In June 2011, the Weed department inspected the area and found about 95% control of the knapweed. A followup application of Milestone (same rate) was made in September 2011. The Weed Department continues to monitor this site annually to control a small number of knapweed plants that continue to sprout due to a large seed bank and long seed viabilty.

Spotted knapweed

No photo is available for 2012, but a followup application of Milestone was made. In June 2013 (below) no knapweed was found. An incredible result of consistent weed control efforts with the proper herbicide applied at the proper time.

Spotted knapweed

UDWR, BLM and Private lands near Matt Warner Reservoir
Spotted knapweed near Matt Warner Reservoir in northeastern UtahSpotted knapweed — The vast problems of perennial pepperweed (tall whitetop), Russian-olive, saltcedar (tamerisk) and Russian knapweed are no secret to the citizens of the County. There are several other noxious weeds that are just as destructive as those previously mentioned, but they are being contained by the Weed Department, UDWR employees and other volunteers

Spotted knapweed is one of those weeds that has infested the area north and west of Matt Warner Reservoir on Diamond Mountain. Due to massive control efforts, since before 2007, this weed has largely been prevented from spreading. If left uncontrolled, this noxious weed could severely damage hundreds of acres of prime livestock range and wildlife habitat. The Weed Department is fully committed to controlling spotted knapweed here and throughout Uintah County.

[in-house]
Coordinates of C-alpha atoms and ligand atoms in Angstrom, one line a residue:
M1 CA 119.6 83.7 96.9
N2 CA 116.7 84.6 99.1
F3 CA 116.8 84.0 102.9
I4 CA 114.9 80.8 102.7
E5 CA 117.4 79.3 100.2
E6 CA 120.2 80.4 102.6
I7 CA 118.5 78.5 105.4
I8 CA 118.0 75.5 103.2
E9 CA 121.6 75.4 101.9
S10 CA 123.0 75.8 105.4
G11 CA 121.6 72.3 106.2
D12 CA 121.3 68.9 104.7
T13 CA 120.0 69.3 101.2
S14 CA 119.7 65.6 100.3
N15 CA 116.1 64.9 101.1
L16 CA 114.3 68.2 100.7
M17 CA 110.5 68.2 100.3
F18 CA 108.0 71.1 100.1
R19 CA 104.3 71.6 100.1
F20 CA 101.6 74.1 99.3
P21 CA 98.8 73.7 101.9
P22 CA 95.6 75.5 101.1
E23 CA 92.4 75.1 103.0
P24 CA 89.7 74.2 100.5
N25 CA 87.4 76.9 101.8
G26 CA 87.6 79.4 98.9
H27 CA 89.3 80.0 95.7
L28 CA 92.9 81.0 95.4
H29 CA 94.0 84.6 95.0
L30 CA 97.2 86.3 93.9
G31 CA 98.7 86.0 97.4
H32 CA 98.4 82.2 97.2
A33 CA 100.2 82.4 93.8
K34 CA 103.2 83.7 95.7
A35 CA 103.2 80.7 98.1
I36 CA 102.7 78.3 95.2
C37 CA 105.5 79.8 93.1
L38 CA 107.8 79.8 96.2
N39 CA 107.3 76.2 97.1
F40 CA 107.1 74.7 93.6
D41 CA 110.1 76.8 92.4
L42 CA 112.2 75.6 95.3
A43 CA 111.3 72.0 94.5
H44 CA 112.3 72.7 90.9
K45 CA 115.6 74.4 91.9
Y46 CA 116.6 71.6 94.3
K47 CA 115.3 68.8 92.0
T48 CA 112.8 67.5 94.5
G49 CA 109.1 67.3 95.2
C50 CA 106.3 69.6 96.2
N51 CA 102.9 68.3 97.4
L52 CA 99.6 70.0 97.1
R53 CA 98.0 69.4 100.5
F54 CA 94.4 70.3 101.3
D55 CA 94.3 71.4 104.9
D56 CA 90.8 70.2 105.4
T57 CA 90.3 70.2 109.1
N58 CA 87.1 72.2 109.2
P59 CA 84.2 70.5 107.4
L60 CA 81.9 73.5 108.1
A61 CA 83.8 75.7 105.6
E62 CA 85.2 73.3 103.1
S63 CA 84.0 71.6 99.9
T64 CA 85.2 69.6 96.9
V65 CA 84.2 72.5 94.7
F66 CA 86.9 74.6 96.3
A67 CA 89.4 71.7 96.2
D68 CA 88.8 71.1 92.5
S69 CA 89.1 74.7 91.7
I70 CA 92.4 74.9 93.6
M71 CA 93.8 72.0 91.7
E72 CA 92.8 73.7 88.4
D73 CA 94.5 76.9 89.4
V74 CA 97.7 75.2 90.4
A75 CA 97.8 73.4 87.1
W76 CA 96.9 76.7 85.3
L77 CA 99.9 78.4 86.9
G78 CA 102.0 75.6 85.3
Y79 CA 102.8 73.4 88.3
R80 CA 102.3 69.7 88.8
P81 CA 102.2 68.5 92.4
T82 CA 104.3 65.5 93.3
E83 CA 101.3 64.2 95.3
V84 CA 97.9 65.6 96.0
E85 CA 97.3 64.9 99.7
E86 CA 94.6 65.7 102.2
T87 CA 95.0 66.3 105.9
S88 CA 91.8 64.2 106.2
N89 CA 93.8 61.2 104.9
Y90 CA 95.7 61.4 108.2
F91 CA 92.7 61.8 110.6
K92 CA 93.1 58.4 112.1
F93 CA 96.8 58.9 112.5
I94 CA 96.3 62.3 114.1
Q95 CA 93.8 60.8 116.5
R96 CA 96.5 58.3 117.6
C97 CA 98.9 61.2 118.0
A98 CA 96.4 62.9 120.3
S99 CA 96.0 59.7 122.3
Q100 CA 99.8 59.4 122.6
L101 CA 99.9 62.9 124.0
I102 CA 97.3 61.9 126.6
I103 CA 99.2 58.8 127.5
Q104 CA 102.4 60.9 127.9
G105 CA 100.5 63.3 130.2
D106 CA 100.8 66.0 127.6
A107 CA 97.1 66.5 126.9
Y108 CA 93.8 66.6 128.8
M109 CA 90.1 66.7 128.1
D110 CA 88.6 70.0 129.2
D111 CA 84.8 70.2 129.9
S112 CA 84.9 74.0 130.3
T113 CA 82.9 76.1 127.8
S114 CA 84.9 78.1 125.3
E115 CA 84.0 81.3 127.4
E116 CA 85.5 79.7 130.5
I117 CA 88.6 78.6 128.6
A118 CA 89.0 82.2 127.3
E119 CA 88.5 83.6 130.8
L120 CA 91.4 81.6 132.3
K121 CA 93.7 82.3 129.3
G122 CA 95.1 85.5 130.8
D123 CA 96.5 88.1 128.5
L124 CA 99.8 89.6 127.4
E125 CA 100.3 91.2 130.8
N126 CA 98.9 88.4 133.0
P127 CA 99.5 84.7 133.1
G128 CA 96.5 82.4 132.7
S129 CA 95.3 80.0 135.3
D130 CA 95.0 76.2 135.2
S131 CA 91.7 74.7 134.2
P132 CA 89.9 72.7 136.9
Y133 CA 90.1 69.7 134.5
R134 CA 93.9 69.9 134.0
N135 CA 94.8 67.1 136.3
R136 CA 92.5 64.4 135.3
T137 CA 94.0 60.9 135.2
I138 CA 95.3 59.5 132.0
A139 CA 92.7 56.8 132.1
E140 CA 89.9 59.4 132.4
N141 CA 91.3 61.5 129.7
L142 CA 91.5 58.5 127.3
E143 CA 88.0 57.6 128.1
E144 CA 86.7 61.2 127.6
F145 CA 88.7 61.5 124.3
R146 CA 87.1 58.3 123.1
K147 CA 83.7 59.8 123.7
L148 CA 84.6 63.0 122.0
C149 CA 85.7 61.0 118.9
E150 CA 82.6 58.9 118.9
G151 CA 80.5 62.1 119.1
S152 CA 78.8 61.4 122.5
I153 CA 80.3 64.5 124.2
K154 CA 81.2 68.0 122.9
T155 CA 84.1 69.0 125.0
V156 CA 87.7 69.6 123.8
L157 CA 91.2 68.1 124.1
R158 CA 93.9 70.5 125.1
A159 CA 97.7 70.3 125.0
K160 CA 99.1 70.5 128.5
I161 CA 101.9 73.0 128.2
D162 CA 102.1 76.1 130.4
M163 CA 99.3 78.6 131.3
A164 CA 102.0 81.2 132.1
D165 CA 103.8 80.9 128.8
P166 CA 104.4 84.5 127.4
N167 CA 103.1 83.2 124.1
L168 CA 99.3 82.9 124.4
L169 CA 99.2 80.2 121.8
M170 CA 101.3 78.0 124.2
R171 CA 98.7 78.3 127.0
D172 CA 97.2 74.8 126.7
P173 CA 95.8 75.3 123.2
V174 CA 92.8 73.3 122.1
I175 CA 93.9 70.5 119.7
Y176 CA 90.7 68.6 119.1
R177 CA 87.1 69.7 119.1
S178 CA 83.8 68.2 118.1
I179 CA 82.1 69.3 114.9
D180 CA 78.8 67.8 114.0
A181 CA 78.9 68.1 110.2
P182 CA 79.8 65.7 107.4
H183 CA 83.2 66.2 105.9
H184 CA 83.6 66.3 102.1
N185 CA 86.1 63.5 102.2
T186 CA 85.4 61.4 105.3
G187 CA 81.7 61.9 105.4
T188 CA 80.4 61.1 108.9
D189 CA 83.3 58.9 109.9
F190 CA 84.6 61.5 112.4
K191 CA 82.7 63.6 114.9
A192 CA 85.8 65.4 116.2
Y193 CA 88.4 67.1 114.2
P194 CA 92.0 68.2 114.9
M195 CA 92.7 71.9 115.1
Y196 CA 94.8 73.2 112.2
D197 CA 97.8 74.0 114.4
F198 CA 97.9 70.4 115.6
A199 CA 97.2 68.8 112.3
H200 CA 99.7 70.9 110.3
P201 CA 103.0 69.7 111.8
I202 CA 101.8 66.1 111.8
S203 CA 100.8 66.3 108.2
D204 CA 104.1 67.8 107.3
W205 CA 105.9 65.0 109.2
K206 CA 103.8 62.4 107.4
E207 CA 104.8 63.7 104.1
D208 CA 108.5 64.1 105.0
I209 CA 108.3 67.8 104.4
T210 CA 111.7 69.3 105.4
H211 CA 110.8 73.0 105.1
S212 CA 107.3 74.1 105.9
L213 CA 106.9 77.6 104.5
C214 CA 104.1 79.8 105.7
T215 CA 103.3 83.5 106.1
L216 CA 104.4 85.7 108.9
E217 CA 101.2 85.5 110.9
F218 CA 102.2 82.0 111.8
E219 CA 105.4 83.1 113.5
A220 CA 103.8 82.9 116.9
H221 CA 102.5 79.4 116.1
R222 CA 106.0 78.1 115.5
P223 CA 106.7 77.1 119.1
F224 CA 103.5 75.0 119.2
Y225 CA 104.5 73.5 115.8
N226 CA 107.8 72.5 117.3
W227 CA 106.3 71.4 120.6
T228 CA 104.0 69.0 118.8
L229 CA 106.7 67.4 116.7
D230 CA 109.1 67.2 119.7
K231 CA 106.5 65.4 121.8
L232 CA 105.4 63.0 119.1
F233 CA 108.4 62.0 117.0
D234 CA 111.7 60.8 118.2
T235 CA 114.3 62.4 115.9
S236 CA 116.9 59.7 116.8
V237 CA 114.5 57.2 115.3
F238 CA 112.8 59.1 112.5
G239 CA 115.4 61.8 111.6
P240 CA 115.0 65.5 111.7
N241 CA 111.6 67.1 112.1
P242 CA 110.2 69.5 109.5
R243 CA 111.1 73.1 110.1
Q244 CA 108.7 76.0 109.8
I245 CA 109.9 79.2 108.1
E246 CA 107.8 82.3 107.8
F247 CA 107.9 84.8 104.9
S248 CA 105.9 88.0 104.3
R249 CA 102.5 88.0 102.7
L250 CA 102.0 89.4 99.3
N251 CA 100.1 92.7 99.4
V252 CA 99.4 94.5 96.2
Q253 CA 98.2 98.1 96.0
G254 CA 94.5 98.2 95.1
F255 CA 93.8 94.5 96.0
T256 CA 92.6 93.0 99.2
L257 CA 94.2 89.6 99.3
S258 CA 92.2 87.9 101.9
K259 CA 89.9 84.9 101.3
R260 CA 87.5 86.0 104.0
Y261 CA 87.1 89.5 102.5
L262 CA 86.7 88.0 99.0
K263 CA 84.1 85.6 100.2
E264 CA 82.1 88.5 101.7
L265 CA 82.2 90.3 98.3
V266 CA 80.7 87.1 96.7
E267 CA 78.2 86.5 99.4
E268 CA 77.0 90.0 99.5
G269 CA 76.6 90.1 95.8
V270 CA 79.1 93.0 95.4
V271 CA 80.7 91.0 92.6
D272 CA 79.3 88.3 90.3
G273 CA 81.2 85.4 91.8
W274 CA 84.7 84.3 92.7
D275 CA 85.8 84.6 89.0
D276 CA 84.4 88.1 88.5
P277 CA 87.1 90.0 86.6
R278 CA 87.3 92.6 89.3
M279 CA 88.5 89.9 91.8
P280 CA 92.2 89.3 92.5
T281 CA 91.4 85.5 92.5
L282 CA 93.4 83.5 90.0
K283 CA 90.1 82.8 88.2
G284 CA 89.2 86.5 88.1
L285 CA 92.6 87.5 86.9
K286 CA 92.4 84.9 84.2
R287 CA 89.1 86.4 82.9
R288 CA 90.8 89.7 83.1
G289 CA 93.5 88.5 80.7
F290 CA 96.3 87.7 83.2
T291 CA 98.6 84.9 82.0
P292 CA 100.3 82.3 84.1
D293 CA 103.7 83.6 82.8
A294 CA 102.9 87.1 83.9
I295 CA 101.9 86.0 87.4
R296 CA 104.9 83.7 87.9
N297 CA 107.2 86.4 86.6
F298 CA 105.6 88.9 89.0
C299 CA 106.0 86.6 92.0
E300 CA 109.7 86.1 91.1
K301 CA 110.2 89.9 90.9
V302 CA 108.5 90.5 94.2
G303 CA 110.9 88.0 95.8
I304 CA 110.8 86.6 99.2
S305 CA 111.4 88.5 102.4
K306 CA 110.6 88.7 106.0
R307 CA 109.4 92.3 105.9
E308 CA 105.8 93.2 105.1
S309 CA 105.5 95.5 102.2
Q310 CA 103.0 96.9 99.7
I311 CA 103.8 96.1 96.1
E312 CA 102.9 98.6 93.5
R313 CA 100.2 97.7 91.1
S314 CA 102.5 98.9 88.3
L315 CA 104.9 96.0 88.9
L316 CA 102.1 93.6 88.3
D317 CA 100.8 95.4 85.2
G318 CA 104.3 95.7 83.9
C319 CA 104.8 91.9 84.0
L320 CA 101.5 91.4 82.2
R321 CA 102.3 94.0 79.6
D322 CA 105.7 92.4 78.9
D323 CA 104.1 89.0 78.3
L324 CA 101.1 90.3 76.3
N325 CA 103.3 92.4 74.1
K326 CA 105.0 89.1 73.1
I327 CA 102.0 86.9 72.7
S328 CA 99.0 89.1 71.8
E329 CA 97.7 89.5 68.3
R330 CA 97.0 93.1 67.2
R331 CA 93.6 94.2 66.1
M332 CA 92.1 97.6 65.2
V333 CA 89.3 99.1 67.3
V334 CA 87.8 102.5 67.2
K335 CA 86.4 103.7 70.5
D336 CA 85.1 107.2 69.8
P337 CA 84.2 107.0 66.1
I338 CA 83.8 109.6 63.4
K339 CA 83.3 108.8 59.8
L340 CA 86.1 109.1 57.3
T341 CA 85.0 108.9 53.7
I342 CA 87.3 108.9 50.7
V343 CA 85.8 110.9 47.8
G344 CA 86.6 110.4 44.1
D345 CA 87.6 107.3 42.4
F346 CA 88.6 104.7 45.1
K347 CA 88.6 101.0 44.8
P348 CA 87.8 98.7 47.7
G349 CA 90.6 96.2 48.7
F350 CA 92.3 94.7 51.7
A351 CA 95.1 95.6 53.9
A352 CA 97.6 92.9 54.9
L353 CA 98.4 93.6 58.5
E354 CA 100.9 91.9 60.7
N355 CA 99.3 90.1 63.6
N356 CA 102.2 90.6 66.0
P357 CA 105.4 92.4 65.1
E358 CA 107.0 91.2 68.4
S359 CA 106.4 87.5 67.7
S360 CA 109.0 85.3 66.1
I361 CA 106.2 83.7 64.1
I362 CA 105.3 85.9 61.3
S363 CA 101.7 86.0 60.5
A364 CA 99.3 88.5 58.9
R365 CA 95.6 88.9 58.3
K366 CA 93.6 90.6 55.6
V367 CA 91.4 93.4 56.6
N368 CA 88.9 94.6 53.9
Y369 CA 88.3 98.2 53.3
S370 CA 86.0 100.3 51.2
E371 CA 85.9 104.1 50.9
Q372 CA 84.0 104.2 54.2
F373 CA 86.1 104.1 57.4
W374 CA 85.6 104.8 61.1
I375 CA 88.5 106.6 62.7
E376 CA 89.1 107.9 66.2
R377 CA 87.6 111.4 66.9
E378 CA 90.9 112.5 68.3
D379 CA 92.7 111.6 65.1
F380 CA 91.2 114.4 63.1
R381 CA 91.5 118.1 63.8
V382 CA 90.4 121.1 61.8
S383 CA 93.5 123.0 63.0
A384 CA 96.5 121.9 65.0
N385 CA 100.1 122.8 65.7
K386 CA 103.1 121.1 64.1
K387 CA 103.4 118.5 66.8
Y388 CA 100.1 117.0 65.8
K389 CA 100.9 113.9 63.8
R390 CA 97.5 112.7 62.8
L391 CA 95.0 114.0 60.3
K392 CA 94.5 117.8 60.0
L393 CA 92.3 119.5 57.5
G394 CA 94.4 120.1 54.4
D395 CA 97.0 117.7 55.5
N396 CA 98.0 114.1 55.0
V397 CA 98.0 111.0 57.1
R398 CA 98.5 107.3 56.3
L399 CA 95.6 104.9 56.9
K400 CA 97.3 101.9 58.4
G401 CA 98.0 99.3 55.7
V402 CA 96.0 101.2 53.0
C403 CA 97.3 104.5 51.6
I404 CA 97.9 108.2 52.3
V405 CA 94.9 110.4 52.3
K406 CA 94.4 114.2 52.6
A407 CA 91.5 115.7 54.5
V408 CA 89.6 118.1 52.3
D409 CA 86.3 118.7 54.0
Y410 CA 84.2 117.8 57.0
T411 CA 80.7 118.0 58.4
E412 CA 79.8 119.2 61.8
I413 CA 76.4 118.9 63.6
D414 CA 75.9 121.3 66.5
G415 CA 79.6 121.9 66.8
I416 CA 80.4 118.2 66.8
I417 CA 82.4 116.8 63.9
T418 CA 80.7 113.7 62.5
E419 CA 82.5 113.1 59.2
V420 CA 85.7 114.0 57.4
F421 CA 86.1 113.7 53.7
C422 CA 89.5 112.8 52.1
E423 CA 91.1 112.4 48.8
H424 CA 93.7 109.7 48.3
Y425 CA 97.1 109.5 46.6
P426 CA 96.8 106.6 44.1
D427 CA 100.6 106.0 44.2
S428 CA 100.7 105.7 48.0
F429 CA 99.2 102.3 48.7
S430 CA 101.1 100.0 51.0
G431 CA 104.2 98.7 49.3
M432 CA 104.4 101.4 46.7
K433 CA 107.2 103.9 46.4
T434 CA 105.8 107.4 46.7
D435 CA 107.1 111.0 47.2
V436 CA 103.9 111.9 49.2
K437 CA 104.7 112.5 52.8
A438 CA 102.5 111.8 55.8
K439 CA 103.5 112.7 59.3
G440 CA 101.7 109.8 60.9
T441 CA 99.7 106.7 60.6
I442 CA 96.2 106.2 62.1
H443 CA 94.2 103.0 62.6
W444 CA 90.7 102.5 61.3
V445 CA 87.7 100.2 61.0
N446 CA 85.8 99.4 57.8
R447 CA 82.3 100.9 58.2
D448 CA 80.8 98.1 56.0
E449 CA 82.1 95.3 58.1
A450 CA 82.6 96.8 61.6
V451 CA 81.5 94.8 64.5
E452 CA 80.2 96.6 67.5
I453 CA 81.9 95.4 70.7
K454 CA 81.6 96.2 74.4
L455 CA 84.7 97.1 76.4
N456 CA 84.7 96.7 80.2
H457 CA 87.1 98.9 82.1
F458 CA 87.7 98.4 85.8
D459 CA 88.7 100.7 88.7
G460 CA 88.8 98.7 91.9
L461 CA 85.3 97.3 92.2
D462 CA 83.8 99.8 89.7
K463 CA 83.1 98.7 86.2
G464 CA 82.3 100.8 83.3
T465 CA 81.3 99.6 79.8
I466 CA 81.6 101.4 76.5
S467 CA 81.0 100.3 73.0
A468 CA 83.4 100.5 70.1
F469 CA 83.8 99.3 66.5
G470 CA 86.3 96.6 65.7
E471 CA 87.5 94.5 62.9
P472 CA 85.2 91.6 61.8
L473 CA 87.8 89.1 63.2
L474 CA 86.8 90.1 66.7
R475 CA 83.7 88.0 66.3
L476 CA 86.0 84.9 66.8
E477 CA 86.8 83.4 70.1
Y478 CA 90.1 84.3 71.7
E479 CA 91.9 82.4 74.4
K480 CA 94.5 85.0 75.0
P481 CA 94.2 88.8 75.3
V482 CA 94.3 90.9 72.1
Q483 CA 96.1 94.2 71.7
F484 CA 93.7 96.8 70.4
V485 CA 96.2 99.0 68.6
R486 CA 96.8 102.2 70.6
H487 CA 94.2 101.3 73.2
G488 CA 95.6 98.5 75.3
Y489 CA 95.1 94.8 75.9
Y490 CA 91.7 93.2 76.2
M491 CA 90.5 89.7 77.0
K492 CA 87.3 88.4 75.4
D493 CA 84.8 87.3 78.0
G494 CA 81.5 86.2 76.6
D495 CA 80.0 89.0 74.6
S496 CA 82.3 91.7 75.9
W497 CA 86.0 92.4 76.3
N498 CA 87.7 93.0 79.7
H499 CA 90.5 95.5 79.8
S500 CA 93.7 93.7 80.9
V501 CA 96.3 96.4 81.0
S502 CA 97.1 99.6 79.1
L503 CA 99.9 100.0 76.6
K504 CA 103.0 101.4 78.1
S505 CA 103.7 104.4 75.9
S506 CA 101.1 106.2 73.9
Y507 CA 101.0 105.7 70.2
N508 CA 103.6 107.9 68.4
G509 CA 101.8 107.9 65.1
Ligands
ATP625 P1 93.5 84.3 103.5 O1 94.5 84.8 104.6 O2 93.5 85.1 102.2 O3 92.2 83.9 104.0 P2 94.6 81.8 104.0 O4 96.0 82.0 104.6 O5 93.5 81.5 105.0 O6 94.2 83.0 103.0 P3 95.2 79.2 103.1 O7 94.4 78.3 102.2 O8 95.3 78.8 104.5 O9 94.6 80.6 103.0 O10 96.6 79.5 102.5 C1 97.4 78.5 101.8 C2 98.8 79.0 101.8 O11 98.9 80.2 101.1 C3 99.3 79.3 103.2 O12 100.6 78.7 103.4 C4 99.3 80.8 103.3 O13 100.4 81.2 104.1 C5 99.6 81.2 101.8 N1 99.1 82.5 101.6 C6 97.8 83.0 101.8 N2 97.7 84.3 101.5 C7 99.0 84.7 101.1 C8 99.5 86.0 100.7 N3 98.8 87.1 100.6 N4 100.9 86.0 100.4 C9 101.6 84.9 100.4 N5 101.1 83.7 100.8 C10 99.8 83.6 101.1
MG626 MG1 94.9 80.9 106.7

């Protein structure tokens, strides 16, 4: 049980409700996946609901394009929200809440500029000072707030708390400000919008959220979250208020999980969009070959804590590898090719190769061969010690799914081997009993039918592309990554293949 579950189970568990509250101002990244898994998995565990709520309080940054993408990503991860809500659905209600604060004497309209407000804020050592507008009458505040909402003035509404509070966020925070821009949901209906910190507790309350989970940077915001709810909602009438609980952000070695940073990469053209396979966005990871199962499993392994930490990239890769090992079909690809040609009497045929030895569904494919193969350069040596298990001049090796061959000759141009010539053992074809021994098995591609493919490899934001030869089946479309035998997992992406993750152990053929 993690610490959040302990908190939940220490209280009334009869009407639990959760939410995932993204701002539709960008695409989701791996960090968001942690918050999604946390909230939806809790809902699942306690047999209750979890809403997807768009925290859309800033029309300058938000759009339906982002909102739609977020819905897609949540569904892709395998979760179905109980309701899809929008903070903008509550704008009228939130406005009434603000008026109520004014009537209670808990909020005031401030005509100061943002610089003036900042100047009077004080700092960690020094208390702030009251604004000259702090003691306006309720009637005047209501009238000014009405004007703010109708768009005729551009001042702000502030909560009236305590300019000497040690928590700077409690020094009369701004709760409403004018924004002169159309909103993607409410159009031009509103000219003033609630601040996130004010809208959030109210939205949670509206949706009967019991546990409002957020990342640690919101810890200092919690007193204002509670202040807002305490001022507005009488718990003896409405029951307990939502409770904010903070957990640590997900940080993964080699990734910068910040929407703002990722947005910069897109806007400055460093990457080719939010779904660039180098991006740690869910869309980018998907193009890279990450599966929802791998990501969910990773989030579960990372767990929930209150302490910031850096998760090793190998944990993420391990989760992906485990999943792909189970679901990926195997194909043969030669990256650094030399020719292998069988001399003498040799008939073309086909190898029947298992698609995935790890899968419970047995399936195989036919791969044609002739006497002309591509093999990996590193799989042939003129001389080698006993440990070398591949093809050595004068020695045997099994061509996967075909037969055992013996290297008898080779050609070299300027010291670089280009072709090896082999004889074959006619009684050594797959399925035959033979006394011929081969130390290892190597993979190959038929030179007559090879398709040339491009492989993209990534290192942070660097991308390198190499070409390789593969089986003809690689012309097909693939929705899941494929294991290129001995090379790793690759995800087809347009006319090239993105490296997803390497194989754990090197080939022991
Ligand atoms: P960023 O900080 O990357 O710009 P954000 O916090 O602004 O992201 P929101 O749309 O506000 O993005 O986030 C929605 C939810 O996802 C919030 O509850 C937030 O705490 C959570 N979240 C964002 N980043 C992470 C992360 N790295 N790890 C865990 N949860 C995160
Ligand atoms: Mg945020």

Matt WarnerMatt Warner

The areas circled (below) are newly discovered infestations showing the blue marker dye highlighting a few of the areas above Matt Warner that were sprayed in 2013.

Matt Warner

Private Lands
EXAMPLE 1, Perennial Pepperweed (Tall Whitetop) — This property is located near 2500 South in Vernal. The Weed Department observed the field from 2008 to 2011 to see how the infestation would develop. It appeared that the infestation size did not increase or decrease significantly. It was apparent that little or no efforts were made for weed control during that time. The weeds were mowed in mid-summer of 2012.

Perrenial pepperweed

Perrenial pepperweed

Perrenial pepperweed

In September 2012 the Weed Department contacted the landowner and obtained permission to control the weeds. The perennial pepperweed had been mowed and was just coming into full bloom again. After the horses had been removed for the year, Telar herbicide was applied @ 1.3 oz/Ac + LI700 surfactant. The pasture was inspected in July 2013 (below) and showed 99% control of the pepperweed. One small strip had been missed and was later controlled by the landowner.